TechCrunch “It is a tad thicker than its bigger brothers, the Xperia S and P, however it still feels like part of the same family of phones, due to the nice feel of the custom Android shell it runs. It’s thicker yes… but not too thick. It felt solid and not “toy-like” which unfortunately is the case with so many Android phones these days. Regardless, it felt good in my hands for the brief period of time I was able to handle it. One “feature” that I am not so sure I find necessary, is the colourful and removable bottom plates. They are there for “self expression”. Clearly, I am not the target segment for this phone, as I find that unnecessary. But for a 16-year-old kid, this could make total sense.”

TechRadar “The Sony Xperia U is a phone that will compete with the likes of the Samsung Galaxy Ace 2 and Nokia Lumia 800 in the market, and it’s certainly given us enough reason to think it’s got a strong chance of succeeding. We’re still fans of the Sony Xperia S’ power, but when you consider we’re looking at a budget-friendly handset with a dual core 1GHz processor, we’re very impressed with the operation and slick nature of the Xperia U.”

TrustedReviews “The Xperia U seems a fun and capable handset. It’s smaller and lighter than most modern Android handsets yet still packs the essential performance prowess. One to keep an eye out for if you’re on a budget or fancy something a little smaller than the norm.”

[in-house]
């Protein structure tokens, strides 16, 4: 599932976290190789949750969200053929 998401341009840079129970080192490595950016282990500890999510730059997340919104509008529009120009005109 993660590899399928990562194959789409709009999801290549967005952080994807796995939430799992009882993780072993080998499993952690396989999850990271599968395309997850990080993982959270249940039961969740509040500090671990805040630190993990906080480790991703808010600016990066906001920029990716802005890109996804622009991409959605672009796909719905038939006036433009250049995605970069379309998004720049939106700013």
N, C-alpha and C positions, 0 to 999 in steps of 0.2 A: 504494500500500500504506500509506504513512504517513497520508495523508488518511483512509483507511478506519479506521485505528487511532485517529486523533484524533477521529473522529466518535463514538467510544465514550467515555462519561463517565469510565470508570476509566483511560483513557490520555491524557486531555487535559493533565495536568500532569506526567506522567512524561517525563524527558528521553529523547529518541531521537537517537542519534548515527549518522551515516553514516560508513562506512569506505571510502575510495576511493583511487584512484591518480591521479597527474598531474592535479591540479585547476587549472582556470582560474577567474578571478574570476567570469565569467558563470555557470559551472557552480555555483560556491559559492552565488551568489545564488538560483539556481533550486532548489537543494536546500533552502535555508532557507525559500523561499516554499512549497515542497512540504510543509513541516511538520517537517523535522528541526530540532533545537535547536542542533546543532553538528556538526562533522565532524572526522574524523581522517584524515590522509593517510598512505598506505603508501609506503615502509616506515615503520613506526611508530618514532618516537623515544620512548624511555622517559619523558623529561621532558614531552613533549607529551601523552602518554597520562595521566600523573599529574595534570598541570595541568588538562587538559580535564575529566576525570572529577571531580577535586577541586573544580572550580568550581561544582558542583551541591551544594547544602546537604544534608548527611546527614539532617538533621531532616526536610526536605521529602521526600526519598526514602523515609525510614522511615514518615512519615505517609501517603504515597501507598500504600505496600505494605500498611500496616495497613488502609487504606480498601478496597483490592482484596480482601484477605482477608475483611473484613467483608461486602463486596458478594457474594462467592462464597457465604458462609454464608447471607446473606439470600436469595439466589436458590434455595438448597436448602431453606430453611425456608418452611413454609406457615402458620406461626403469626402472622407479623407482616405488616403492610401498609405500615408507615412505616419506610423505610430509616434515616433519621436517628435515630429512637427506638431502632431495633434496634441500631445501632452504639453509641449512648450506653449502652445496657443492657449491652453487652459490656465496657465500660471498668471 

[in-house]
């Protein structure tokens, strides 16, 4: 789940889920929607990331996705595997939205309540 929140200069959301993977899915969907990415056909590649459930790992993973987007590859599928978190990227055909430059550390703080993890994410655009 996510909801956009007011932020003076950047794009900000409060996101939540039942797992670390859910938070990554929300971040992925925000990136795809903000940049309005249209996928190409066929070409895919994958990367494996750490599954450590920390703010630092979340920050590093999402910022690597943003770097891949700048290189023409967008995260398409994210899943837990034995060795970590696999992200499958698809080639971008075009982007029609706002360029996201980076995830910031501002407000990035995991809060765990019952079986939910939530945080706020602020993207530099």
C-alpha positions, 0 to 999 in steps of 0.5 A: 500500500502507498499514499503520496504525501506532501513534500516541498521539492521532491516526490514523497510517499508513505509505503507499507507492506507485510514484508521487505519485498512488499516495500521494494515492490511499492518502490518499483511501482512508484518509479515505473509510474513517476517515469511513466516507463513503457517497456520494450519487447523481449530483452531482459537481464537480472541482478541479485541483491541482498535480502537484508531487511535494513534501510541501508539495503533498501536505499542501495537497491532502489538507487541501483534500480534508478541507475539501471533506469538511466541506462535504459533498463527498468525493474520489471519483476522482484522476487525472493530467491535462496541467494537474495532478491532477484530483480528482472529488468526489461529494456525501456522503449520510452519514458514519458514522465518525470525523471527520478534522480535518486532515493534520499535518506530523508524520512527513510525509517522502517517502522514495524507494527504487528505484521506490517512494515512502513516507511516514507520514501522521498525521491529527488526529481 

Unwired View “And the last issue I have with the Xperia P and Xperia U is that they run Android 2.3 Gingerbread. Android 4.0 Ice Cream Sandwich was announced in October. HTC is launching devices running ICS in April. So why can’t Sony do that too? The new Xperia’s will ship in “mid-Q2?, so presumably in May. But they’ll ship with Gingerbread. Sure, an update to ICS is promised, but didn’t Sony learn anything from the Xperia X10 debacle of yesteryear? Or maybe that was Sony Ericsson that learnt that, and Sony still hasn’t. We’ll see.”


The Verge “At first glance, the screen is very prone to slimy fingerprints — some of the fault lies in the crowd, but it also doesn’t bode well for prolonged use, either. The home button on the transparent bar was a little finicky, but the color changing looked great, especially as we went through a gallery of pictures and themes (including amethyst, gold, and sapphire). We were also pleasantly surprised by the bottom cap’s firmness: it will come off when you want to swap caps, but it takes enough work to do so that we don’t think it’ll really ever randomly pop off in your pocket or bag. Performance seems decent enough — no obvious lagging in the time we had.”